To Wound or to Heal
The power of words
By Ted N. C. Wilson
Words are a power for good, or not.
The Lord asks us to pass everything—every thought, every word—through the filter of His grace.
Sticks and stones may break my bones, but words will never hurt me” goes the childhood nursery rhyme that many a child blurts out through tears at their tormenters. But as we all know, this little saying isn’t exactly true. Words can and do hurt, often for a long time.
Take a moment to think back to your childhood: how many times did you get hurt by something someone said to you? And how many times did you lash out, hurting others without really intending to because you just wanted to defend yourself?
As we grow older and become more mature, we learn that we need the Lord to defend us, and not we ourselves. “Do not take revenge,” we are told in Romans 12:19, “but leave room for God’s wrath, for it is written: ‘It is mine to avenge; I will repay,’ says the Lord” (NIV).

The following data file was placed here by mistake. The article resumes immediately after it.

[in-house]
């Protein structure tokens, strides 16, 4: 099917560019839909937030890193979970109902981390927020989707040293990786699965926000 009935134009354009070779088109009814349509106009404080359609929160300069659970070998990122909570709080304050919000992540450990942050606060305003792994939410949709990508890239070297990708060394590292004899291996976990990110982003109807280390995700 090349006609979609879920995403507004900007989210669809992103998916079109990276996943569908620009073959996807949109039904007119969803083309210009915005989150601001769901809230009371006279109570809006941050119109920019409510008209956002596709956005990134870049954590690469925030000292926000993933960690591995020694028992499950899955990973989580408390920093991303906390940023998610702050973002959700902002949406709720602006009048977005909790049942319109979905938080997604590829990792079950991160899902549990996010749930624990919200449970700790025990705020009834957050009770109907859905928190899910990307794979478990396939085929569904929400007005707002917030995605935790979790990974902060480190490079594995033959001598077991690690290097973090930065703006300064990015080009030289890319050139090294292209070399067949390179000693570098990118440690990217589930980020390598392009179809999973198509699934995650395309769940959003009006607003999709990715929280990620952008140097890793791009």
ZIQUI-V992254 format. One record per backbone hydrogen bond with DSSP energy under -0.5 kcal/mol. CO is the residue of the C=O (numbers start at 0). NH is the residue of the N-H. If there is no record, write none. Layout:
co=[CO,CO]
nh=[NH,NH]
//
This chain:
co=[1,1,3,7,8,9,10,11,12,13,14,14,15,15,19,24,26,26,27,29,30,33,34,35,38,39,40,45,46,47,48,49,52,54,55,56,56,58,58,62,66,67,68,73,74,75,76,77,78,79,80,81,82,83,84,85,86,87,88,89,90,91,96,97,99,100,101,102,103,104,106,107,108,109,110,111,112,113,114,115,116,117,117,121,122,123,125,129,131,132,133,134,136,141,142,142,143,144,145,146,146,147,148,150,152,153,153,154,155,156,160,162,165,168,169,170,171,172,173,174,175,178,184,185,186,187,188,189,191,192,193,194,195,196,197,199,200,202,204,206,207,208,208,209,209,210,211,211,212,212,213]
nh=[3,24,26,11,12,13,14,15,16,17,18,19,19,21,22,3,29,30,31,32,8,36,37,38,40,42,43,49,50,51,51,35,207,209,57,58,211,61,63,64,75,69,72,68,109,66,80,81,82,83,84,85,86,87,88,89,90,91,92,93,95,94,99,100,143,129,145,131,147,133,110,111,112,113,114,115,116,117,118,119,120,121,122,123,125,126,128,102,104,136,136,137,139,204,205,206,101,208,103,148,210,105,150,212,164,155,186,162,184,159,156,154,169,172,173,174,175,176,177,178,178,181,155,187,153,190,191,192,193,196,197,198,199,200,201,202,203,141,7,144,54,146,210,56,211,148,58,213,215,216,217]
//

Importance and Power of Words
Words are important for communication. Have you ever tried to go an entire day without speaking? It’s hard. But either words can heal or they can hurt, if not controlled by the Holy Spirit.
One of my favorite books of the Bible is Proverbs because it’s so practical and true. For example, Proverbs 12 is filled with such gems as: “There is one who speaks like the piercings of a sword, but the tongue of the wise promotes health” (verse 18); “Lying lips are an abomination to the Lord, but those who deal truthfully are His delight” (verse 22); “A prudent man conceals knowledge, but the heart of fools proclaims foolishness” (verse 23).
Not only are these words of wisdom, they are filled with promise, such as: “A soft answer turns away wrath, but a harsh word stirs up anger” (Prov. 15:1); “He who covers a transgression seeks love, but he who repeats a matter separates friends” (Prov. 17:9); and “He who has knowledge spares his words, and a man of understanding is of a calm spirit. Even a fool is counted wise when he holds his peace; when he shuts his lips, he is considered perceptive” (verses 27, 28).